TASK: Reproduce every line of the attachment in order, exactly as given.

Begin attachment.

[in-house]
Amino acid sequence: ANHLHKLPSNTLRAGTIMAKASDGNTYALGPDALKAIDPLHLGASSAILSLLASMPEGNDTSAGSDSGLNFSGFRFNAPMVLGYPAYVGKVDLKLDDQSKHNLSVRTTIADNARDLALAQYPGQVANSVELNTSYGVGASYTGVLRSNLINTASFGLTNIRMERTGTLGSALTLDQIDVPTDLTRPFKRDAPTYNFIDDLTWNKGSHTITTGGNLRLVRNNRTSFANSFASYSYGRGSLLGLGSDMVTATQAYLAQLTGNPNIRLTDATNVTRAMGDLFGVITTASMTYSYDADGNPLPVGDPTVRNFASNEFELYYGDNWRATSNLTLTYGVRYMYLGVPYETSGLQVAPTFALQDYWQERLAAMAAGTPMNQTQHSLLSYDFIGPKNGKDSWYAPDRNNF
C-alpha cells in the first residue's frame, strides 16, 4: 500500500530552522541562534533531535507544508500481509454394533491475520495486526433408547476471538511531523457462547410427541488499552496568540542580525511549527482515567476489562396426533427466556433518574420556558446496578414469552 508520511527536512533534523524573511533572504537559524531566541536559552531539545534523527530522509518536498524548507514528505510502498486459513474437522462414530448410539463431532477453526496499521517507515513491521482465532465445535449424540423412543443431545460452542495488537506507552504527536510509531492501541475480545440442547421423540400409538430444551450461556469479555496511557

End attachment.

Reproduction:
[in-house]
Amino acid sequence: ANHLHKLPSNTLRAGTIMAKASDGNTYALGPDALKAIDPLHLGASSAILSLLASMPEGNDTSAGSDSGLNFSGFRFNAPMVLGYPAYVGKVDLKLDDQSKHNLSVRTTIADNARDLALAQYPGQVANSVELNTSYGVGASYTGVLRSNLINTASFGLTNIRMERTGTLGSALTLDQIDVPTDLTRPFKRDAPTYNFIDDLTWNKGSHTITTGGNLRLVRNNRTSFANSFASYSYGRGSLLGLGSDMVTATQAYLAQLTGNPNIRLTDATNVTRAMGDLFGVITTASMTYSYDADGNPLPVGDPTVRNFASNEFELYYGDNWRATSNLTLTYGVRYMYLGVPYETSGLQVAPTFALQDYWQERLAAMAAGTPMNQTQHSLLSYDFIGPKNGKDSWYAPDRNNF
C-alpha cells in the first residue's frame, strides 16, 4: 500500500530552522541562534533531535507544508500481509454394533491475520495486526433408547476471538511531523457462547410427541488499552496568540542580525511549527482515567476489562396426533427466556433518574420556558446496578414469552 508520511527536512533534523524573511533572504537559524531566541536559552531539545534523527530522509518536498524548507514528505510502498486459513474437522462414530448410539463431532477453526496499521517507515513491521482465532465445535449424540423412543443431545460452542495488537506507552504527536510509531492501541475480545440442547421423540400409538430444551450461556469479555496511557